No agreement on N Korea
Premier Wen Jiabao (溫家寶), Japanese Prime Minister Yoshihiko Noda and South Korean President Lee Myung-bak have issued a post-summit joint declaration that makes no reference to North Korea’s nuclear ambitions. Both Noda and Lee told reporters of the need to prevent “provocations” from Pyongyang after the main meeting on Sunday. However, a Japanese official said yesterday that the three nations were not able to agree on suitable wording for the 50-point declaration of cooperation issued after the summit. The official declined to go into detail about the disagreement over the wording, but China is generally believed to favor a cautious policy toward the regime.
Fishing ban starts tomorrow
Beijing is set to enforce its annual fishing ban in the South China Sea, but the Philippines says it will not recognize the ban in waters both countries claim. The ban that begins tomorrow is meant to conserve resources and curb overfishing. Xinhua news agency cited a South China Fisheries Administration Bureau official on Sunday as saying the ban includes waters around Huangyan Island (黃岩島), which Manila calls Panatag Shoal and is known internationally as Scarborough Shoal. Philippine Foreign Secretary Albert del Rosario says his nation does not recognize the Chinese ban and suggested Filipinos would continue to fish in its territorial waters. Ships from both nations have been standing off at the shoal since April 10.
Security tightened for Lee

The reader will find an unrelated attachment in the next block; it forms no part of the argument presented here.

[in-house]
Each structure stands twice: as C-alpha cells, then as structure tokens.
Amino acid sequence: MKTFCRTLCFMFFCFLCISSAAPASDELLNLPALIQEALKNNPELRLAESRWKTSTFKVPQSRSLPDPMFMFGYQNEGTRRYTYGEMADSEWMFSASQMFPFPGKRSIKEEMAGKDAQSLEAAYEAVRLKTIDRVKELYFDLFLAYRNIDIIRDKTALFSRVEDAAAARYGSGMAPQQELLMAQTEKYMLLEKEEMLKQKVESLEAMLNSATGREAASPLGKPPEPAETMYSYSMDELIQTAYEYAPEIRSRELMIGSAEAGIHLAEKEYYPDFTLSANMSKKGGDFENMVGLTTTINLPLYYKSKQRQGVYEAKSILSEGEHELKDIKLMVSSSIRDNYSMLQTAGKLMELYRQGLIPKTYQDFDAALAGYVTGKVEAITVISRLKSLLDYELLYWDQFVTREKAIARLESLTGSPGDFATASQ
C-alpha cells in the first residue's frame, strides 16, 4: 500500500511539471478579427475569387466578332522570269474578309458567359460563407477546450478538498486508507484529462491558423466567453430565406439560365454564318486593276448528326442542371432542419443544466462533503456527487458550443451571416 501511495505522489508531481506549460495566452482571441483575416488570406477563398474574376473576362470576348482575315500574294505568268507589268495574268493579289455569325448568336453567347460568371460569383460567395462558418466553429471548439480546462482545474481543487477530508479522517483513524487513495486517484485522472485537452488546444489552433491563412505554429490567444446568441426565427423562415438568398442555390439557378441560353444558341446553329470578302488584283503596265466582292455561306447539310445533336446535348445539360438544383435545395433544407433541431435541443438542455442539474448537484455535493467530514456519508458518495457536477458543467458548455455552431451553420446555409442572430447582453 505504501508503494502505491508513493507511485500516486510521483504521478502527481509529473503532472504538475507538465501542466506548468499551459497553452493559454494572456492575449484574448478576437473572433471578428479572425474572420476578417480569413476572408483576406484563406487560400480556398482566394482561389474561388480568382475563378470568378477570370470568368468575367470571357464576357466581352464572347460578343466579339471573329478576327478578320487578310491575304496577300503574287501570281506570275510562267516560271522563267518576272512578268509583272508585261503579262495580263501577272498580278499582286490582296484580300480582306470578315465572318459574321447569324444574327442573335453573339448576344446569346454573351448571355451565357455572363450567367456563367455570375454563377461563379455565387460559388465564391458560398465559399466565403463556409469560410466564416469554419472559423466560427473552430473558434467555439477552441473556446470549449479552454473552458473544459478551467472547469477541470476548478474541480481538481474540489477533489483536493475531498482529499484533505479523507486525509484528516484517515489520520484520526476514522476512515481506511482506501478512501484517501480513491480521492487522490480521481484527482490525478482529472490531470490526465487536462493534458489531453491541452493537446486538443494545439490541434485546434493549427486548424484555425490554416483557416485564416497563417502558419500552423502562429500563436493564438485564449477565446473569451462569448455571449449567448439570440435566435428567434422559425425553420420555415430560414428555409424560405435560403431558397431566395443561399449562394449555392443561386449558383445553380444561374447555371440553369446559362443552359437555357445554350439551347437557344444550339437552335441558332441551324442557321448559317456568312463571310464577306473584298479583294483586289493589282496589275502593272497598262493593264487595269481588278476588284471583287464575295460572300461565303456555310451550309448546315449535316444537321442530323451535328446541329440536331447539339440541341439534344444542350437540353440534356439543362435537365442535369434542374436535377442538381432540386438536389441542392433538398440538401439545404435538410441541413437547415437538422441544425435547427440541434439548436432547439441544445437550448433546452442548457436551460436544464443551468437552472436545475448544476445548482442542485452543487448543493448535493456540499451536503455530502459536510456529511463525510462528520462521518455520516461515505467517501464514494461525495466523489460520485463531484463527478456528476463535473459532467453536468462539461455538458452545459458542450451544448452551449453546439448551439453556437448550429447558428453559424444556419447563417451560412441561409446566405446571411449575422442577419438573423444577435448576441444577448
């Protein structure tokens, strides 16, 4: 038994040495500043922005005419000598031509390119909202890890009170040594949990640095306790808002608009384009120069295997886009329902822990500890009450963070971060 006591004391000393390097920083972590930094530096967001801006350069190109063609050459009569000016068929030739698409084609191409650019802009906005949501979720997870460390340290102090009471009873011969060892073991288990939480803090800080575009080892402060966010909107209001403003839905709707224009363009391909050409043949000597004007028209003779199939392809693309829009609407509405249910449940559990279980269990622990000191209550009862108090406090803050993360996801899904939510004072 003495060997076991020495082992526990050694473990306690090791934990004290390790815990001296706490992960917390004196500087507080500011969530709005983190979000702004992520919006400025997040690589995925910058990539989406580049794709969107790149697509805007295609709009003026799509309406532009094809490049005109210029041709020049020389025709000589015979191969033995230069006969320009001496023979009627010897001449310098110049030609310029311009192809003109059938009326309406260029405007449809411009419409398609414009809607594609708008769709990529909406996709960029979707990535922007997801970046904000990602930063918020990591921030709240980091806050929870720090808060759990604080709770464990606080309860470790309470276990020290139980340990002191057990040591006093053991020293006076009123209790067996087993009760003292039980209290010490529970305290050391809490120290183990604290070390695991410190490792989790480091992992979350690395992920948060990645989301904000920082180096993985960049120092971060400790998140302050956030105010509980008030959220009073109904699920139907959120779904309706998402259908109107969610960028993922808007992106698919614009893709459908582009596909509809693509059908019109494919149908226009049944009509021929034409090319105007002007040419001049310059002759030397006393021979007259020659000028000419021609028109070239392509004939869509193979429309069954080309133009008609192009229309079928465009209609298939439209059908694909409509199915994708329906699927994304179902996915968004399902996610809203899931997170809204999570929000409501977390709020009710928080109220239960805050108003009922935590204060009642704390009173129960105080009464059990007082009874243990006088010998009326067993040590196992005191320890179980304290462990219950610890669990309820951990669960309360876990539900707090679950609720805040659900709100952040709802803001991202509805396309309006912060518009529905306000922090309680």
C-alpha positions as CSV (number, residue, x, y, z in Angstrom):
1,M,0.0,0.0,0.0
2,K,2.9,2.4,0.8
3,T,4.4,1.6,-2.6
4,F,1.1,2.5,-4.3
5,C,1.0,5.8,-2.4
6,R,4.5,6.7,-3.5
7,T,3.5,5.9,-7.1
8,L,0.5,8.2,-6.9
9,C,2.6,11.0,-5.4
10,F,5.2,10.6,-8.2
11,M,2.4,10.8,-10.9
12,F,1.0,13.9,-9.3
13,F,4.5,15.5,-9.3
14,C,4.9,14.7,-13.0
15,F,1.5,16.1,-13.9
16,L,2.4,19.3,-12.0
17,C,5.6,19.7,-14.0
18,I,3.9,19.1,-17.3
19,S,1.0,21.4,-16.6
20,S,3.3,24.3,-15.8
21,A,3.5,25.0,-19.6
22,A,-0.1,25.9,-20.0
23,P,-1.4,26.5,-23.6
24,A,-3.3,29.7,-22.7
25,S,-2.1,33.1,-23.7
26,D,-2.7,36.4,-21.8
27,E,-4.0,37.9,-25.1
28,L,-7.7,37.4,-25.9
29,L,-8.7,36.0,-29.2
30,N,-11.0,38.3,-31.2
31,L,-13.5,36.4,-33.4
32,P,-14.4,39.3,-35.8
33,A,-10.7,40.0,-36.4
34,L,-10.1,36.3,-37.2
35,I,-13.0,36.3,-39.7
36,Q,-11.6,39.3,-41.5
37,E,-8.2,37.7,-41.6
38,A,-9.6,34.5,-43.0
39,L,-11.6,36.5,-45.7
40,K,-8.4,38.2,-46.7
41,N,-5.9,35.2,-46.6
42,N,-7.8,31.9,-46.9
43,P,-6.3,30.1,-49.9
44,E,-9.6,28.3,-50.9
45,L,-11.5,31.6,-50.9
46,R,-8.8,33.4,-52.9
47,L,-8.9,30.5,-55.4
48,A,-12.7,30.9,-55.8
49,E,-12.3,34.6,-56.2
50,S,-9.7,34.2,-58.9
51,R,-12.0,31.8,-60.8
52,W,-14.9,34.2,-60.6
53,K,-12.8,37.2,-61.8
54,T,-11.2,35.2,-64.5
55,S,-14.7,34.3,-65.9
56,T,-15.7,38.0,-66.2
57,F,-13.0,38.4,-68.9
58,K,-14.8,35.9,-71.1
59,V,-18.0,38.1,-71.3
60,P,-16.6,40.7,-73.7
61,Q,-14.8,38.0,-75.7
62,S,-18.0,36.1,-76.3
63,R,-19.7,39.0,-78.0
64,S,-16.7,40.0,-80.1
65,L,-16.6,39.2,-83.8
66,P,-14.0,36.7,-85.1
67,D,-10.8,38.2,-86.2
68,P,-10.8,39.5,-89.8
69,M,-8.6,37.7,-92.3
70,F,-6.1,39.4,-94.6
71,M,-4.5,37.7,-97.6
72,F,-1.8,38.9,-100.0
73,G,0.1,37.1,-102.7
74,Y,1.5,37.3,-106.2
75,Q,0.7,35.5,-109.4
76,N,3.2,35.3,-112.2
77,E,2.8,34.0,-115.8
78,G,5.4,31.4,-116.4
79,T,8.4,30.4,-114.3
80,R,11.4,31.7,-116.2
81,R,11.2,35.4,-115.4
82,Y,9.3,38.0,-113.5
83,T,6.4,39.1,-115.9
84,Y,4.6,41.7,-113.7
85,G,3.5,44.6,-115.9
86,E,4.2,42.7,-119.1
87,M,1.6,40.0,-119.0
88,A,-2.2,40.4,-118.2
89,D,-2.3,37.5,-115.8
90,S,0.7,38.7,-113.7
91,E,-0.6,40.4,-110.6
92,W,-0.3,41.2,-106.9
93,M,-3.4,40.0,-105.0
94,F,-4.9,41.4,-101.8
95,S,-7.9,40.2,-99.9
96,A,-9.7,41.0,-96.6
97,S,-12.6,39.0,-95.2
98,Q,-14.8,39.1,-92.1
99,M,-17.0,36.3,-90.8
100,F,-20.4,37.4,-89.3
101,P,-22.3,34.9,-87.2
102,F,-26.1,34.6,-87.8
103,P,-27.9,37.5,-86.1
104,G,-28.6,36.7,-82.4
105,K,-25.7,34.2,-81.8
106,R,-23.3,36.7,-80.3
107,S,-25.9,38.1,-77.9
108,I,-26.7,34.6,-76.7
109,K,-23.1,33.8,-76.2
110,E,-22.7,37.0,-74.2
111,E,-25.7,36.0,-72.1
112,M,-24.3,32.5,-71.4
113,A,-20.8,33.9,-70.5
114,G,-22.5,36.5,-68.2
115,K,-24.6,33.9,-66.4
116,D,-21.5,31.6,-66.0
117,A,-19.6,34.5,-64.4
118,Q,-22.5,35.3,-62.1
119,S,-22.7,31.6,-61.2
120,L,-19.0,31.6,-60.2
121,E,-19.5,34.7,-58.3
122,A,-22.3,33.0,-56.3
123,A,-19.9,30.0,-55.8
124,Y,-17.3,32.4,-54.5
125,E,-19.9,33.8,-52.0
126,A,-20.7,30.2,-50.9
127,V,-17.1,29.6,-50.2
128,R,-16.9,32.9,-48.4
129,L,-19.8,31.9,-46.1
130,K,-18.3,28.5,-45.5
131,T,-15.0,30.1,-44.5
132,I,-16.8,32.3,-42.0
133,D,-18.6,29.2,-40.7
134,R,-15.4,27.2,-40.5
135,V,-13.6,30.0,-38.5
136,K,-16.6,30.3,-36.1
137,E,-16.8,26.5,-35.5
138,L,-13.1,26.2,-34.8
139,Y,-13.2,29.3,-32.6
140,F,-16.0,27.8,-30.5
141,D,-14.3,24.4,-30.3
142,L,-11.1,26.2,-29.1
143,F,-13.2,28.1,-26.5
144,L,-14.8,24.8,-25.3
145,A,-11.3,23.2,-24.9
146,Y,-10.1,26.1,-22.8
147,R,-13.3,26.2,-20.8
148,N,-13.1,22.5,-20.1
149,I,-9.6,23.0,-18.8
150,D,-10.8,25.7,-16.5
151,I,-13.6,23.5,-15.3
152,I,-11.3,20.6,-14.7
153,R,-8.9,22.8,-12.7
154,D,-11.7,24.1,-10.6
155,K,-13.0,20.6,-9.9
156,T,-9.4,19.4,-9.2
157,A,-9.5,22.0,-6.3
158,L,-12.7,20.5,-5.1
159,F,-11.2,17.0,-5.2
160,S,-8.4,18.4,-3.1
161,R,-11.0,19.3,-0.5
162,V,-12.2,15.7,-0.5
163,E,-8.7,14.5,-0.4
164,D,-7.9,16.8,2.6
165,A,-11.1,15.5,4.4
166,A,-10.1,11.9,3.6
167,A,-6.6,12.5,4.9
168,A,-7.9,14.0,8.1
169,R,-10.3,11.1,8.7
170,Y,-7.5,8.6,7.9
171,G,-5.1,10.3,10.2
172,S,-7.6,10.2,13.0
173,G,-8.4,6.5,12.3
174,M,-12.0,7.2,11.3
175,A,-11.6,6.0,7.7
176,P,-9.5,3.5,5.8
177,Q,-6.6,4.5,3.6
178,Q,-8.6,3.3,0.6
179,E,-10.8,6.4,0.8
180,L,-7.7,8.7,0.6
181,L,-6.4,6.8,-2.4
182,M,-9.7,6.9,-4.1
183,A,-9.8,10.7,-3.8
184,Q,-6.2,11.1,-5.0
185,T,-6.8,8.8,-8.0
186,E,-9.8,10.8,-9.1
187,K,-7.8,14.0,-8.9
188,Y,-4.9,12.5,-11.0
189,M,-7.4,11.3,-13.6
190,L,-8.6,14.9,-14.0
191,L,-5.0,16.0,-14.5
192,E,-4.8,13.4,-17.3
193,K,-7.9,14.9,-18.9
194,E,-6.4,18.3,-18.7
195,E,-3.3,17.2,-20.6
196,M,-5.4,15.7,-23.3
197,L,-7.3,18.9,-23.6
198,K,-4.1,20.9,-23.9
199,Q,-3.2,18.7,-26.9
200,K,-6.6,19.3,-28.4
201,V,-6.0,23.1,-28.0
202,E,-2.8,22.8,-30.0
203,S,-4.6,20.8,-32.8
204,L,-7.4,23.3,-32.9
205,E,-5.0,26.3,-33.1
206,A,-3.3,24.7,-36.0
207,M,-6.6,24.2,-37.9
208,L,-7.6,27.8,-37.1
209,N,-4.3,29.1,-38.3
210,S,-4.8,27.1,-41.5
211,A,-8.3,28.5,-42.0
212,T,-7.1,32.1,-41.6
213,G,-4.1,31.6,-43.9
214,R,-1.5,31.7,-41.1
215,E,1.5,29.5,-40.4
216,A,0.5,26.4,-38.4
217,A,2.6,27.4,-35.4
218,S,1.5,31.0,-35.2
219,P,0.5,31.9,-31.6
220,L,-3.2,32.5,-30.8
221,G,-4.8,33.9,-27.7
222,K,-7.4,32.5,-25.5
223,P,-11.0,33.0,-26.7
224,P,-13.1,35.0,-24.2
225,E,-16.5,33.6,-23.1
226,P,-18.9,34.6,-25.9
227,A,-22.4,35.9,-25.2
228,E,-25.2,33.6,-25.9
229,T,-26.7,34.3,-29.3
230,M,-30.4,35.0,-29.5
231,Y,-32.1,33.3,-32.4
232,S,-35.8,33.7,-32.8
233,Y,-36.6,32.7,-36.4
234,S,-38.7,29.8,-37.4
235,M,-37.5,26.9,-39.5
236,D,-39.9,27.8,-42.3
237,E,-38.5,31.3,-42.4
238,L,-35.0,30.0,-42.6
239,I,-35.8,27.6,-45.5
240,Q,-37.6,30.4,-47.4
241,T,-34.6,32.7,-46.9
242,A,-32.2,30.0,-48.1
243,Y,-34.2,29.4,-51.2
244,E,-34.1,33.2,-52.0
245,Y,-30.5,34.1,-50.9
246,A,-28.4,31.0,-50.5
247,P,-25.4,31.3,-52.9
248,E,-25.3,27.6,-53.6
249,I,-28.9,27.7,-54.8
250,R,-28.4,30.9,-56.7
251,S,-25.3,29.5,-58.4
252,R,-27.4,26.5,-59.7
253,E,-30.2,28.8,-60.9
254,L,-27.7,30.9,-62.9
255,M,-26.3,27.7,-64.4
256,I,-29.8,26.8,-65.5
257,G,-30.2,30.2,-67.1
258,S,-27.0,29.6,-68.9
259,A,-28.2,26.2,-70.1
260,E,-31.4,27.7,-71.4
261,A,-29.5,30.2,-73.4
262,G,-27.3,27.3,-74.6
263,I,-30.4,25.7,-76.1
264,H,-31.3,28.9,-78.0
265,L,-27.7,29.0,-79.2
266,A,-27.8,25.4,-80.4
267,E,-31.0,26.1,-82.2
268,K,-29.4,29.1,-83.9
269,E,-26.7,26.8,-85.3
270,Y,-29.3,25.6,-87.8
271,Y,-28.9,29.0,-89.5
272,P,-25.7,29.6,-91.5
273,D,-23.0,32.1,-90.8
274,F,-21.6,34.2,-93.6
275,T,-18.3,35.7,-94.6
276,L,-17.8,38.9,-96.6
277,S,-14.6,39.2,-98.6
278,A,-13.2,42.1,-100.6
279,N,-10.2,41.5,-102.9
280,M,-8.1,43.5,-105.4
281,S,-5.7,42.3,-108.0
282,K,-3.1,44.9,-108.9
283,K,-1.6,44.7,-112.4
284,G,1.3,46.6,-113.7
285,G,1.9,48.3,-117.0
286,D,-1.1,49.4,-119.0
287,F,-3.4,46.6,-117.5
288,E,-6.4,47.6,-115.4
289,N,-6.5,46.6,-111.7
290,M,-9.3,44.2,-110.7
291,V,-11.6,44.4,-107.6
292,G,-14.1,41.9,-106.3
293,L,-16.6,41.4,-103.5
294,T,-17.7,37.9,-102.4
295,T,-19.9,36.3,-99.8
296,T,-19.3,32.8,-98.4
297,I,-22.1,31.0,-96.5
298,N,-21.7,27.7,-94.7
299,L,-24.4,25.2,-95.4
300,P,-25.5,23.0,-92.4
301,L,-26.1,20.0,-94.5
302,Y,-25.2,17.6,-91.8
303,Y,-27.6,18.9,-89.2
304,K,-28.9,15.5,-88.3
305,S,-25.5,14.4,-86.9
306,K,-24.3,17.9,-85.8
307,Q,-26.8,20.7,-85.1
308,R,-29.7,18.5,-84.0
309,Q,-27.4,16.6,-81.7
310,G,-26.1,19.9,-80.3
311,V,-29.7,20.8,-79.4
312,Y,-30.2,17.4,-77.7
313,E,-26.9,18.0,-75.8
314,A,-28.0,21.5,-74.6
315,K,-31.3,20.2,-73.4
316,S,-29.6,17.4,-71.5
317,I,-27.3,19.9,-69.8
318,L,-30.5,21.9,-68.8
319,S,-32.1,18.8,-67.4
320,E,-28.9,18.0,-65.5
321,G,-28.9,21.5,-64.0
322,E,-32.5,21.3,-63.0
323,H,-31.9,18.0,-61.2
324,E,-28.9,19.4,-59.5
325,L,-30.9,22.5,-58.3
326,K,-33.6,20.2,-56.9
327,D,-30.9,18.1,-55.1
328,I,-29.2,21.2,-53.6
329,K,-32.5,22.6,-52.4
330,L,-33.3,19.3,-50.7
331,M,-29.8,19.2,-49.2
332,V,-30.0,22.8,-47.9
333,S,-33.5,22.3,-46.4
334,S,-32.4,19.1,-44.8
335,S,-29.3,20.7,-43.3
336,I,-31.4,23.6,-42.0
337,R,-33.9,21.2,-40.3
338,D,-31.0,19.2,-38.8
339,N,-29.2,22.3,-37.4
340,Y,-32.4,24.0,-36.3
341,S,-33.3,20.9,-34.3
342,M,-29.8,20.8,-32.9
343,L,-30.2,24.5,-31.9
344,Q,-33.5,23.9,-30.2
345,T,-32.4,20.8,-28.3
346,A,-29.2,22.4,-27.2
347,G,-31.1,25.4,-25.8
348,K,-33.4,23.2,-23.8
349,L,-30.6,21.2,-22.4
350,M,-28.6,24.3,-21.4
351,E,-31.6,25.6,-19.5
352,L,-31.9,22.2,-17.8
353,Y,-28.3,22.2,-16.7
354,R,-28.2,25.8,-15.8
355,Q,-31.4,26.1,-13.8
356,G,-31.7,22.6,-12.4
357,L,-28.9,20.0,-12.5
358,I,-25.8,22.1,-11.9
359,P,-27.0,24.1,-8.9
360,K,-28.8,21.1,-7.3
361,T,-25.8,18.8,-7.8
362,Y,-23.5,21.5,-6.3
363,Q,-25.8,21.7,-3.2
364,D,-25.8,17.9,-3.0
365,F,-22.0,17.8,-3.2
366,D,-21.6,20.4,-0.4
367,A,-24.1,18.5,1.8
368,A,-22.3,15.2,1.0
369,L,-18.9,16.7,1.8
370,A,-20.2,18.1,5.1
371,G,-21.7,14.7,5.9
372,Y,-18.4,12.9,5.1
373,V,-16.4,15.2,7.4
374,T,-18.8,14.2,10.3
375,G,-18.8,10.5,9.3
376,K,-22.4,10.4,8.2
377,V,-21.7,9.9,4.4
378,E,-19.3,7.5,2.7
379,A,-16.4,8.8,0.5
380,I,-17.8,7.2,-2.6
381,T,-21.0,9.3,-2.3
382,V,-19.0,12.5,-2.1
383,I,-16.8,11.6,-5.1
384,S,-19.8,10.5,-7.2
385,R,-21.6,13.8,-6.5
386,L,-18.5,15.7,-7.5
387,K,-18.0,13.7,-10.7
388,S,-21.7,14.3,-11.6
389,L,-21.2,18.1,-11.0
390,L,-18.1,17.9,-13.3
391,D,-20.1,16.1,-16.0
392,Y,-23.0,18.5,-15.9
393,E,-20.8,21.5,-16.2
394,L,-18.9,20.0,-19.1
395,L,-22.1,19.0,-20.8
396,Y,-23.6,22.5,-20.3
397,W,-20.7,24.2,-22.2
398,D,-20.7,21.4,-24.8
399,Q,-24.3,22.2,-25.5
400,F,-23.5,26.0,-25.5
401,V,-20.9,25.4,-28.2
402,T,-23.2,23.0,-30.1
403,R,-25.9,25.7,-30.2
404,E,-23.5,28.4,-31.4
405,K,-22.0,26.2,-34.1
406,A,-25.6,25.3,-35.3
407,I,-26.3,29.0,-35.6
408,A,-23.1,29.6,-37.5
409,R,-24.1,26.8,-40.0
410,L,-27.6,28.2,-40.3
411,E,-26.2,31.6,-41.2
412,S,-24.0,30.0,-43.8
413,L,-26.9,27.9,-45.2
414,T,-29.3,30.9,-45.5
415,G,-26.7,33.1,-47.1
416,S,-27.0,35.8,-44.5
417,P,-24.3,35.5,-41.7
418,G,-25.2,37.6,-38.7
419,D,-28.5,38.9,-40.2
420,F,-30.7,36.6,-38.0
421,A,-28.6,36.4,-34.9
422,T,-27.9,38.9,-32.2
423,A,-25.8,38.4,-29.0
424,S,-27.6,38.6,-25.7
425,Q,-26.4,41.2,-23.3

The government has tightened security for an official visit by South Korean President Lee Myung-bak yesterday, the first by a South Korean leader since an assassination attempt by North Korean commandos nearly 30 years ago. A statement from his office said Lee was flying first to Naypyitaw to meet with President Thein Sein as part of a two-day visit that “is expected to strengthen ties” between the Asian countries. Truckloads of riot police were stationed around Yangon, where Lee was to visit today and meet opposition leader Aung San Suu Kyi. Security was particularly tight at the Martyr’s Mausoleum, a shrine to Aung San Suu Kyi’s father, where then-South Korean president Chun Doo-hwan was nearly killed in 1983. The bomb blast killed 21 people, 17 of them South Korean, including four Cabinet ministers and the South Korean ambassador. Chun was not hurt because he was stuck in traffic and arrived a few minutes late.
Jeepney crash kills 11
Police in the north say a jeepney so overloaded that passengers were riding on the rooftop has plunged into a 150m deep ravine, killing 11 people and injuring another 10. Provincial police chief William Bequeno says the vehicle lost control on Sunday while negotiating a rough patch of a mountain road. The jeepney was carrying nearly 30 passengers.
Bomb blast kills nine
Authorities say a bomb has exploded at a market in the north, killing nine people, including a local official. The Ministry of the Interior says the bomb went off yesterday morning inside a shop in a market in Faryab Province’s Ghormuch District. The dead included a council member from a neighboring province. In a separate statement, the ministry said police killed 18 insurgents in operations across the country over the past 24 hours.
Serial killer suspect on trial